Peek Vision helps diagnose vision problems without the need to visit an optician in person

Peek Vision helps diagnose vision problems without the need to visit an optician in person

Adapting for the Market:

Mobile phones in Africa can provide life-changing and life-saving services. These listed above are just a few that are revolutionising Africa. Despite the readiness of mobile phones, a lot of services cannot be used without the Internet. Internet access has become increasingly available across Africa and prices have dropped significantly in recent years, opening up its availability and therefore the services that come with it. However, internet speeds are often slow and unreliable, especially in rural areas where the internet can drop out for hours at a time. To overcome this, mobile phones companies such as Tecno and app developers have created products that run off slower internet speeds and use less data, overall making them cheaper and quicker to use.  

Tecno and companies making tablets for M-learning have also adapted their products specifically for the African market. They have made them more robust so they can withstand hot and dusty conditions. As well as this, Tecno phones have a longer battery life so require less charging which is beneficial and cheaper for families who have limited electricity access or for those who have to charge their phones at shops.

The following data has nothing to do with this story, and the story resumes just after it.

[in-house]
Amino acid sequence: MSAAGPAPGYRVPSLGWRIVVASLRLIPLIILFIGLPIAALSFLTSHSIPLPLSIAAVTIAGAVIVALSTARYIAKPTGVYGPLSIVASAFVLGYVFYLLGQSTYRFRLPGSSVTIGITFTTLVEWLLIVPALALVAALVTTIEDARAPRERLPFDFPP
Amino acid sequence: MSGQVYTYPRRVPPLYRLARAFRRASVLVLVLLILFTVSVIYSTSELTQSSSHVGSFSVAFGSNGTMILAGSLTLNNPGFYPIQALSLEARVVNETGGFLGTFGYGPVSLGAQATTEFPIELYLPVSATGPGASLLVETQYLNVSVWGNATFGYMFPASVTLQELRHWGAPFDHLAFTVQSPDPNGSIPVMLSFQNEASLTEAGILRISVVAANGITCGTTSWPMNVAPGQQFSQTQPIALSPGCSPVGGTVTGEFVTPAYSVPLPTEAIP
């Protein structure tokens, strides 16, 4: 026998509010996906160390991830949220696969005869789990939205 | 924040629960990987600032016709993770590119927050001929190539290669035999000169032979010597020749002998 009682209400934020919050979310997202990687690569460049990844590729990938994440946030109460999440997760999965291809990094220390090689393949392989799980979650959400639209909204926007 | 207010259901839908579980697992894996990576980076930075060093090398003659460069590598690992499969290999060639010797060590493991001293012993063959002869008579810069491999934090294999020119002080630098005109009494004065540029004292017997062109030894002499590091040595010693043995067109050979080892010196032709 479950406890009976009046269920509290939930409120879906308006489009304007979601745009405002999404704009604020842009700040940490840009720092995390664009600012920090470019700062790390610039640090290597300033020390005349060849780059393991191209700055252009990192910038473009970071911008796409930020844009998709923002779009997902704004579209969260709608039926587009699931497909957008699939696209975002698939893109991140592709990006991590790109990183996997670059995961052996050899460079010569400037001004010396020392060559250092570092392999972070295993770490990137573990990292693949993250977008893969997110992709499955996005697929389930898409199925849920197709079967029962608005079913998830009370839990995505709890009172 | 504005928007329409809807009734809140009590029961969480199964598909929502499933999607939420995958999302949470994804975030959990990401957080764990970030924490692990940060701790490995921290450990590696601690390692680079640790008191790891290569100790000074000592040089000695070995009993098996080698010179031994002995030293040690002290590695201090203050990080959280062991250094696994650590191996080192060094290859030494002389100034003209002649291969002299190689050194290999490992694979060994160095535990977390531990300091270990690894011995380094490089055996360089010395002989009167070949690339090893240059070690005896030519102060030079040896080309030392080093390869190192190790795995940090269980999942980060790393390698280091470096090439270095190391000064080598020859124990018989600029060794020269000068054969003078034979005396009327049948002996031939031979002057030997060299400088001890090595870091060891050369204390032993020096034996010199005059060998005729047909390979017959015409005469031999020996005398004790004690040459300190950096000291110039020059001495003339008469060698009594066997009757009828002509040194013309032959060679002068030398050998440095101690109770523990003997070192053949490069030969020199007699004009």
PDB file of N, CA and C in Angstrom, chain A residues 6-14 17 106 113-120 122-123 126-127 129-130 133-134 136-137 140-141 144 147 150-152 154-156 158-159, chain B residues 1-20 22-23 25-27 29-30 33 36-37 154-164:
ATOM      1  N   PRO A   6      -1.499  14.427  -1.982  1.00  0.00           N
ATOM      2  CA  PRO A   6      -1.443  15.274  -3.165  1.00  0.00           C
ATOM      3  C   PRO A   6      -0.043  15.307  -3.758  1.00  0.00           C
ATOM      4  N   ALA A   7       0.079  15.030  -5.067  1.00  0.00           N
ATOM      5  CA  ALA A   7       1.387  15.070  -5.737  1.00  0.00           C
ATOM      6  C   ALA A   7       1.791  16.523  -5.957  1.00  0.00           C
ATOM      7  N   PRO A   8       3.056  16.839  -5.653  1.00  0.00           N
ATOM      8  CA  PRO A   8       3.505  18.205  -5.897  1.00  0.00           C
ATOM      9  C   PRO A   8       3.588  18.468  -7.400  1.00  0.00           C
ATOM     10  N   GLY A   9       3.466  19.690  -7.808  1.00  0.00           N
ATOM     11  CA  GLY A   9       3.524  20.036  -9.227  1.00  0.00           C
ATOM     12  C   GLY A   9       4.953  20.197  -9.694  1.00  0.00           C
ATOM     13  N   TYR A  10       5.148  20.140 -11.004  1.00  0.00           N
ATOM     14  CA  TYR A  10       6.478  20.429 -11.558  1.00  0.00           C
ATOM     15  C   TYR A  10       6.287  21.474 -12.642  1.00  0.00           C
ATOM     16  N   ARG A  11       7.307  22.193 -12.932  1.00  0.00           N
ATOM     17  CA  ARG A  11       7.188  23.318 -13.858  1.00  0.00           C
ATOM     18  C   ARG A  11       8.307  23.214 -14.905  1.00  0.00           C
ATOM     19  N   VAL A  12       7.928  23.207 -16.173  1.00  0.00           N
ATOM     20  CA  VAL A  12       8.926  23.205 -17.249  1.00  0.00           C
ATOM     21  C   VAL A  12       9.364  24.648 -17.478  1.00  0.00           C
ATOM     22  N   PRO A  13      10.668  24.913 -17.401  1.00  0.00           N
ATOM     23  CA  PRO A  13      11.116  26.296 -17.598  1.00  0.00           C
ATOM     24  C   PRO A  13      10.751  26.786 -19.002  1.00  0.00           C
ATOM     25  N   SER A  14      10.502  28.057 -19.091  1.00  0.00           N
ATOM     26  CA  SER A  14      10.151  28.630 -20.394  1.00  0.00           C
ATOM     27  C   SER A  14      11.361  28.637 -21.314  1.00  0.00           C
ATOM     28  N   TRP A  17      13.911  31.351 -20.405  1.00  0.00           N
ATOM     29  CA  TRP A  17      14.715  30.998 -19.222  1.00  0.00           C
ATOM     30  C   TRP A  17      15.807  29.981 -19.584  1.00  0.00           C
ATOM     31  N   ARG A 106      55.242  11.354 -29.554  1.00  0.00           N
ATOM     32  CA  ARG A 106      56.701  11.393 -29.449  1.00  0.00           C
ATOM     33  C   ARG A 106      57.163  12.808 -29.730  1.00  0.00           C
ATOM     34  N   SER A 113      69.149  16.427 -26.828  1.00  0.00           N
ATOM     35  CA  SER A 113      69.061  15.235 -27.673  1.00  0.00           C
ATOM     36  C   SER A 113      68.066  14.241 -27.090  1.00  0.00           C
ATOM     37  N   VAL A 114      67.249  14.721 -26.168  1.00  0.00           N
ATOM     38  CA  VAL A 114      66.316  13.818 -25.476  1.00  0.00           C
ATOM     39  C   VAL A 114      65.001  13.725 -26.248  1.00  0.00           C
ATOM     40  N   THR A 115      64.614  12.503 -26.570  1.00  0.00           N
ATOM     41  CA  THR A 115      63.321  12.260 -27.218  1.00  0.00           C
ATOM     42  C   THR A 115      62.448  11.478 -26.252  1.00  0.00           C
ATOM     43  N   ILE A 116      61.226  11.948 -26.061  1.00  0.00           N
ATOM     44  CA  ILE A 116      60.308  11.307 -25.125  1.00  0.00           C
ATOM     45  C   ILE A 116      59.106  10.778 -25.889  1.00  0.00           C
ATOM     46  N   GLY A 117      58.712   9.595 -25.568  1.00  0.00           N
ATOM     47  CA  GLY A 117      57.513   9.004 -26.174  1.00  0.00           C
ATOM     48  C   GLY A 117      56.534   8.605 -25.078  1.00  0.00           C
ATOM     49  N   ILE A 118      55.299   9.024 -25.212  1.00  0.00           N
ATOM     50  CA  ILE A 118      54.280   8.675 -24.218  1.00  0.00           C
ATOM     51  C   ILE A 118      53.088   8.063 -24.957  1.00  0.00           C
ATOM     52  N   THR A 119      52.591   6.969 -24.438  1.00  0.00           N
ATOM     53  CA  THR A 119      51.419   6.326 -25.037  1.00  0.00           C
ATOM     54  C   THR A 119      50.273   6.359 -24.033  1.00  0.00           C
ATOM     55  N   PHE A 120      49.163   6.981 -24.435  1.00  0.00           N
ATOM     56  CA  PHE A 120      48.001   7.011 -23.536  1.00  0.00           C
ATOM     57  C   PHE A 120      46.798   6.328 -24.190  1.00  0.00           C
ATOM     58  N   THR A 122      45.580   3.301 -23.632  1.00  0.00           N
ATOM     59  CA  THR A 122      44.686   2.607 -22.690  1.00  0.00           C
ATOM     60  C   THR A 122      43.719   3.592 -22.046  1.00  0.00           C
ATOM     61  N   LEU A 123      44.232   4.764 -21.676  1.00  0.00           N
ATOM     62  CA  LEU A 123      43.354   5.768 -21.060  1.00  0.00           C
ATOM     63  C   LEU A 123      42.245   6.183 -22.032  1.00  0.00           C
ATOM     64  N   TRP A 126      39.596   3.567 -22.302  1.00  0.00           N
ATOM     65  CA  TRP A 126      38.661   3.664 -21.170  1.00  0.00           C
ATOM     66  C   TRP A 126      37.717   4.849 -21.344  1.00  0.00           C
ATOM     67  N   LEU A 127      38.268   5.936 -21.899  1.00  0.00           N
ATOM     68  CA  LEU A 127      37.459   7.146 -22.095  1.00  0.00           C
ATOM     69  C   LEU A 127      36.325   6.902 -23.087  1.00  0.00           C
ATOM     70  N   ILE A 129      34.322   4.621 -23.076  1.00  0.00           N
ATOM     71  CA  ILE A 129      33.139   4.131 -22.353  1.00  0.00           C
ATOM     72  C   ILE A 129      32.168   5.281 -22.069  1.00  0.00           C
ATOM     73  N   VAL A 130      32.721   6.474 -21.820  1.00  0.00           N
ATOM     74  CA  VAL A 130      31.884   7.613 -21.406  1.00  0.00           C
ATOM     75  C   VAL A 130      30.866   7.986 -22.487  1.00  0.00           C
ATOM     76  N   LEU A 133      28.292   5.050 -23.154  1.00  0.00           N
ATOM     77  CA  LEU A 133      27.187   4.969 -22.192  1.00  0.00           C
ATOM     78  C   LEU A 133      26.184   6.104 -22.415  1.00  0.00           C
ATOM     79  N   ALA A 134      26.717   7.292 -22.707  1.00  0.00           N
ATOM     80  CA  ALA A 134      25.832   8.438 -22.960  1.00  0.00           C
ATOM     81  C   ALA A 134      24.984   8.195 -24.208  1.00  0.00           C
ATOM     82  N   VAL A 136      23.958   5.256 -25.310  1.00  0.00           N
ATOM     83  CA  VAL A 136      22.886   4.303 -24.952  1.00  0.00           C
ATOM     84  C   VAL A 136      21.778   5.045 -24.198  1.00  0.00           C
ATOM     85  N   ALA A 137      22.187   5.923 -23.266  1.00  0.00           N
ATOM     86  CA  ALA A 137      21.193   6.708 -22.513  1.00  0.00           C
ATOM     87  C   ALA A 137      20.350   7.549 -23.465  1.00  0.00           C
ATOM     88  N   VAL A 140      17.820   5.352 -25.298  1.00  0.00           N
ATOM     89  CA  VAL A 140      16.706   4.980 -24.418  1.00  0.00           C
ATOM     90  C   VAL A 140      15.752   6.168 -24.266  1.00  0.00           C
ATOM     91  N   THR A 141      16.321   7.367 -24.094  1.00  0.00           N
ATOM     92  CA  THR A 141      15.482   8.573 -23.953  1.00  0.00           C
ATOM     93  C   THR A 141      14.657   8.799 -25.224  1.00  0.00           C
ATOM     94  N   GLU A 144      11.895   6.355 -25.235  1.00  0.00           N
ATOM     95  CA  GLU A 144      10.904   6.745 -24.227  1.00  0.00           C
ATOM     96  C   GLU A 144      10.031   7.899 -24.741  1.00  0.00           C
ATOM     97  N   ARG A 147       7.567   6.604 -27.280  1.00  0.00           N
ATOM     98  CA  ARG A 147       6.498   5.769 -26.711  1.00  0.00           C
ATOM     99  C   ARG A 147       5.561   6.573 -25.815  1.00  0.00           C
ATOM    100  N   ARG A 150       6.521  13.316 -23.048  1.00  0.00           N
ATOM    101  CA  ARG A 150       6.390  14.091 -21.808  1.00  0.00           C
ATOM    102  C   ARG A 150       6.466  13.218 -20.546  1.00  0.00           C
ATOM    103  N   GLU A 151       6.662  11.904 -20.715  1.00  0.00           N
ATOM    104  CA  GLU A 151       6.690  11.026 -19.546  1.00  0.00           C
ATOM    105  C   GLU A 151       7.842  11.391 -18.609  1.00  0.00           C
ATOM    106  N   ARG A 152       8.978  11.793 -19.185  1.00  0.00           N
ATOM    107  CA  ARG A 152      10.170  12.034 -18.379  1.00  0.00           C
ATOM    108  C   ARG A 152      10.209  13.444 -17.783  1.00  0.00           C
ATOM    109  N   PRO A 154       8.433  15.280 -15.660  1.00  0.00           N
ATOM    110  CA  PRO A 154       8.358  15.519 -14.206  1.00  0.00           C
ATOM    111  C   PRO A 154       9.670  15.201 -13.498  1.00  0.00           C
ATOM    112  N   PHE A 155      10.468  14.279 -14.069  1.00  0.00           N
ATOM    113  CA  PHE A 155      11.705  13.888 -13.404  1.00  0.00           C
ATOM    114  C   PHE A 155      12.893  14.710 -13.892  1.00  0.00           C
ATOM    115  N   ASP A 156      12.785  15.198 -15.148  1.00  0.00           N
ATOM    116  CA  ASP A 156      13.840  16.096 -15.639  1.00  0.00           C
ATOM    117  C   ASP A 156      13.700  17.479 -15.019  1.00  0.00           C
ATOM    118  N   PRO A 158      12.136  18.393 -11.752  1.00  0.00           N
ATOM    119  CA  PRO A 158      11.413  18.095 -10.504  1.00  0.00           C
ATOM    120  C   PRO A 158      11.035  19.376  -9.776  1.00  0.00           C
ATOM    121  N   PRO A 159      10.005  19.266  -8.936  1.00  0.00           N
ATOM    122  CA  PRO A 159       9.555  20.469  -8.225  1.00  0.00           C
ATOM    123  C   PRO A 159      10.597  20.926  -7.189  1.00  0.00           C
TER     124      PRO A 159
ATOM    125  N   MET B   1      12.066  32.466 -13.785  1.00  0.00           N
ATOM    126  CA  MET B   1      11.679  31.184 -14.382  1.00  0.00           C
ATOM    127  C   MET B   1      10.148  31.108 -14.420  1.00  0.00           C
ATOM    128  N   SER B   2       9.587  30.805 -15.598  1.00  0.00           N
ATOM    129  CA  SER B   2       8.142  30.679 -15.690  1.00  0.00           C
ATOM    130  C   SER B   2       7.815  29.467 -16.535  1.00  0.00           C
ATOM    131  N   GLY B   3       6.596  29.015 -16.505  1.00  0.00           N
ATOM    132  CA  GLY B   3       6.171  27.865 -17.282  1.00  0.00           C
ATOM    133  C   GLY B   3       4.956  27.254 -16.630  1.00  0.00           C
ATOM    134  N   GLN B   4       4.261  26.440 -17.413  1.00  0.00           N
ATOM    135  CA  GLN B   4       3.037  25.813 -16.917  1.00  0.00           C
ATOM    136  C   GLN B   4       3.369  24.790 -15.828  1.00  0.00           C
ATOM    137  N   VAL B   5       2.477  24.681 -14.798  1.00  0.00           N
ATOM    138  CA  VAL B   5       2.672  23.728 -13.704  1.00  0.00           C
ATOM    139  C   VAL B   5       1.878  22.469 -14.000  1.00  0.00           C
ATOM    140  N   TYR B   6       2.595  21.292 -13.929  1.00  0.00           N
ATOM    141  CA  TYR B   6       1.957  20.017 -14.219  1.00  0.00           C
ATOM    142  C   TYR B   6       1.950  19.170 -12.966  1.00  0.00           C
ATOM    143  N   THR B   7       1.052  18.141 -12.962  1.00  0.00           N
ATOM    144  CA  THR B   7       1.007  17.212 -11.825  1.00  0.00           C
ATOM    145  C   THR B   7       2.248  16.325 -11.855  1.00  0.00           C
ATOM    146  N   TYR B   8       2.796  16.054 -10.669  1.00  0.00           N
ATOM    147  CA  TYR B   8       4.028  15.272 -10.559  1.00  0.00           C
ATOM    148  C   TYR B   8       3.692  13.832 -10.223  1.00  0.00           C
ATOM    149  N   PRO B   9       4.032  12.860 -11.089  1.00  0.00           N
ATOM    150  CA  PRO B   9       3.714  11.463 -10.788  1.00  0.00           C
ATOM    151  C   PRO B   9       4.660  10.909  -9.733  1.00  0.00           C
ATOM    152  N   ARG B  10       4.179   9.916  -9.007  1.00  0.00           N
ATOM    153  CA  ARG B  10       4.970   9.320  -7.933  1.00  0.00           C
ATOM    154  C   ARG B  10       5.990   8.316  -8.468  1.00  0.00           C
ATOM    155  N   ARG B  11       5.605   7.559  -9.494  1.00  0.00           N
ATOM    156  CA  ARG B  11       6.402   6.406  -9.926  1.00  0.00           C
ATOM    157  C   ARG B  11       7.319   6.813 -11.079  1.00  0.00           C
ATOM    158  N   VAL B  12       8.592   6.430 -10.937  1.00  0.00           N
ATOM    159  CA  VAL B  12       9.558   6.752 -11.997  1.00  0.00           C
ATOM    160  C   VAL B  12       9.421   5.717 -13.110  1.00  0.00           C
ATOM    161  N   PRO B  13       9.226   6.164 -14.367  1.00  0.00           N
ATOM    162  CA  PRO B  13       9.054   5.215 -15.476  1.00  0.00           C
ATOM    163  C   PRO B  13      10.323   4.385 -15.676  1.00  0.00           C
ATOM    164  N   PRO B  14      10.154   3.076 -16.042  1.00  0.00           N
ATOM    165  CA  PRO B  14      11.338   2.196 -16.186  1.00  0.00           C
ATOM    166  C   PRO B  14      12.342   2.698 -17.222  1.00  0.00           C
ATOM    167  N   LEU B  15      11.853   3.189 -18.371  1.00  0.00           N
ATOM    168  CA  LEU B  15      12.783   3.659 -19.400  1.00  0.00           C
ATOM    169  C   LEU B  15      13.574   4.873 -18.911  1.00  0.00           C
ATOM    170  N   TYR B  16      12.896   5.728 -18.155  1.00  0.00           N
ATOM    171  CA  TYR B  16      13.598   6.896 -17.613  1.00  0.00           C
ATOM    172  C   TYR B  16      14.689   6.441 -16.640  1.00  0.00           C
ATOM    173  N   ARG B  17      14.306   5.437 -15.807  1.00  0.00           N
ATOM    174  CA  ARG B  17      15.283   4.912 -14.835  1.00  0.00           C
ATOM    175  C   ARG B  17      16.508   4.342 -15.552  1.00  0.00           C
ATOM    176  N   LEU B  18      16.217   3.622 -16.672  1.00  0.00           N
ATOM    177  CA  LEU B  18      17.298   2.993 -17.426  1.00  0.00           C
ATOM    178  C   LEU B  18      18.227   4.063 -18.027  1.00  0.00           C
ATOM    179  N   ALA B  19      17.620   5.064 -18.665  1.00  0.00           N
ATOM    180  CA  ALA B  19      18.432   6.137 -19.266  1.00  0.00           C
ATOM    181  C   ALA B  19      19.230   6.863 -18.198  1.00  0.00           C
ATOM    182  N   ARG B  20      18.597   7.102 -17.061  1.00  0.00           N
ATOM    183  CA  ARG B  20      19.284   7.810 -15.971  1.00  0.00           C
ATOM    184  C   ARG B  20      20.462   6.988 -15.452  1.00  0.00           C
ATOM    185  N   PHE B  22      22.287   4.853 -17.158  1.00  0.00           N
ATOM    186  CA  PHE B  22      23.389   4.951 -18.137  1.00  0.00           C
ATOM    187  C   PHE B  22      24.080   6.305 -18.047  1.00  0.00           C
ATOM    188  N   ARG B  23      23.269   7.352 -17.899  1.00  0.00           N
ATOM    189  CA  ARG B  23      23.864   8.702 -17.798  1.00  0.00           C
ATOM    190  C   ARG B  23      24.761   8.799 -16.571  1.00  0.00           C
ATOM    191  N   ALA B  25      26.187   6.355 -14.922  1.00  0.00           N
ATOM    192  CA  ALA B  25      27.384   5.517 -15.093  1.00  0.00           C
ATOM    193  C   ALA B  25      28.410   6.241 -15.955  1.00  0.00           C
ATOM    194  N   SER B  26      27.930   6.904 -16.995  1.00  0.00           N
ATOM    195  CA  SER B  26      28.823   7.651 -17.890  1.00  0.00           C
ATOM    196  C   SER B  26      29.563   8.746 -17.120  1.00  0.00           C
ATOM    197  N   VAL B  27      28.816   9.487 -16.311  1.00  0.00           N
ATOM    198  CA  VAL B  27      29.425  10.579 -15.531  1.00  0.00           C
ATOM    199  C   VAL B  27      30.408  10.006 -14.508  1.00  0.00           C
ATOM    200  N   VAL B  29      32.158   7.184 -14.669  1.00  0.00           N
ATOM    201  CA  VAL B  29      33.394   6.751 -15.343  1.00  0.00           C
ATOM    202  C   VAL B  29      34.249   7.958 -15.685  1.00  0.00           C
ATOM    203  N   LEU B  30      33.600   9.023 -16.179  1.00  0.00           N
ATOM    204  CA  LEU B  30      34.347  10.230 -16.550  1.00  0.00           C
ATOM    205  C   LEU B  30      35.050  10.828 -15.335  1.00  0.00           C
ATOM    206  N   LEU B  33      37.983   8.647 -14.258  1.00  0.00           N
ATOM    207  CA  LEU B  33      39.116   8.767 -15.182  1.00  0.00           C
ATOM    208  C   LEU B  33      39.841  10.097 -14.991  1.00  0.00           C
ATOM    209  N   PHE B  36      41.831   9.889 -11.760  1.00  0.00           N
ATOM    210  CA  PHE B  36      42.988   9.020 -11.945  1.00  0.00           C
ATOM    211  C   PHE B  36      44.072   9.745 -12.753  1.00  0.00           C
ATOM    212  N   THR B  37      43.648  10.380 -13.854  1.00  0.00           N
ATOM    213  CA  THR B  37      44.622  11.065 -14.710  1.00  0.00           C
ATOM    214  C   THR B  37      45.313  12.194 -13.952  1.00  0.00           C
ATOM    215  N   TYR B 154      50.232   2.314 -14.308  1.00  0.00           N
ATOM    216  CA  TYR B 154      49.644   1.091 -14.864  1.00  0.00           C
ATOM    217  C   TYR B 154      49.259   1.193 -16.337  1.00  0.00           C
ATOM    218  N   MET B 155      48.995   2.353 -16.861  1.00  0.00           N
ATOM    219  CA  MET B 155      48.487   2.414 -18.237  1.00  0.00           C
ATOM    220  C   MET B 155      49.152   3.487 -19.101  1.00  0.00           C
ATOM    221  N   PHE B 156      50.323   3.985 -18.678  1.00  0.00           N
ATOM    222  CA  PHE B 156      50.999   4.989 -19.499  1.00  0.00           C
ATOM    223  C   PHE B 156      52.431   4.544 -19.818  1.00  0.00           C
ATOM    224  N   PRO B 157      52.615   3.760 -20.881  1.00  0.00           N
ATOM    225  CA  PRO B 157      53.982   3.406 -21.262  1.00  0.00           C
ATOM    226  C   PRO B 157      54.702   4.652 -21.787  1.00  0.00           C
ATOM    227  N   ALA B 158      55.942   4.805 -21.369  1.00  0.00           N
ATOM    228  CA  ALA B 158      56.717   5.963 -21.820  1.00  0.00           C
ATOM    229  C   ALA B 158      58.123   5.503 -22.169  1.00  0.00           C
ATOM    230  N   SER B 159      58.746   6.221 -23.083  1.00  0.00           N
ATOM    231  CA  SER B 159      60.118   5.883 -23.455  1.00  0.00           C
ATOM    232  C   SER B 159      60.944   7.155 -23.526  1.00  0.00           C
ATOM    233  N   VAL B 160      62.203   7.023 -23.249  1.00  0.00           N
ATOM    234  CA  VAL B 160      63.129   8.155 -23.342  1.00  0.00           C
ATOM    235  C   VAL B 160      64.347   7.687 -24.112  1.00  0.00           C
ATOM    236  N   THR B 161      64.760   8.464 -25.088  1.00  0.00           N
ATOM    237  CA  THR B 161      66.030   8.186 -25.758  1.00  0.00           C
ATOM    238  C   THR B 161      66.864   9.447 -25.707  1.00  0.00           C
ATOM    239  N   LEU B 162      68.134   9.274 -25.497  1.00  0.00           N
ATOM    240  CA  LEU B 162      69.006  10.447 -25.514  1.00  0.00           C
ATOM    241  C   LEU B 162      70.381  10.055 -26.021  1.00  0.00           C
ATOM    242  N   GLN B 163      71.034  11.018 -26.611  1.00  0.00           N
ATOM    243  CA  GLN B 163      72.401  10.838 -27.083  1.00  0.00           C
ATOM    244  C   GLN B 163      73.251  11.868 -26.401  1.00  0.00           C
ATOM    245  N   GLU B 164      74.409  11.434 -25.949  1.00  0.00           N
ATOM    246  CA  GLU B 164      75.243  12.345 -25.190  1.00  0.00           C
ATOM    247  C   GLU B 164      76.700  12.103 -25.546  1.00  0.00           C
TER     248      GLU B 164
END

What does this mean?

When thinking about expanding into Africa, it is important not to by-pass the huge significance mobile phones have on the lives of Africans. Over time the services available to Africans via their mobile phones will only become more accessible, applicable, usable and reliable meaning the demand for online services will increase. It is quickly changing how people are living daily. Knowing how these impact upon people's interaction with their environment should change the way companies operate, produce and market their products/ services in Africa’s growing mobile phone continent. This is an example of how having a holistic view on the infrastructure, environment and economy is important to understanding a market as a whole.     

What’s next? 

If you’d like to know and understand more about how your customers interact with their environment, what this means for your company, and how to adapt to get the most from your expansion or current growth, get in touch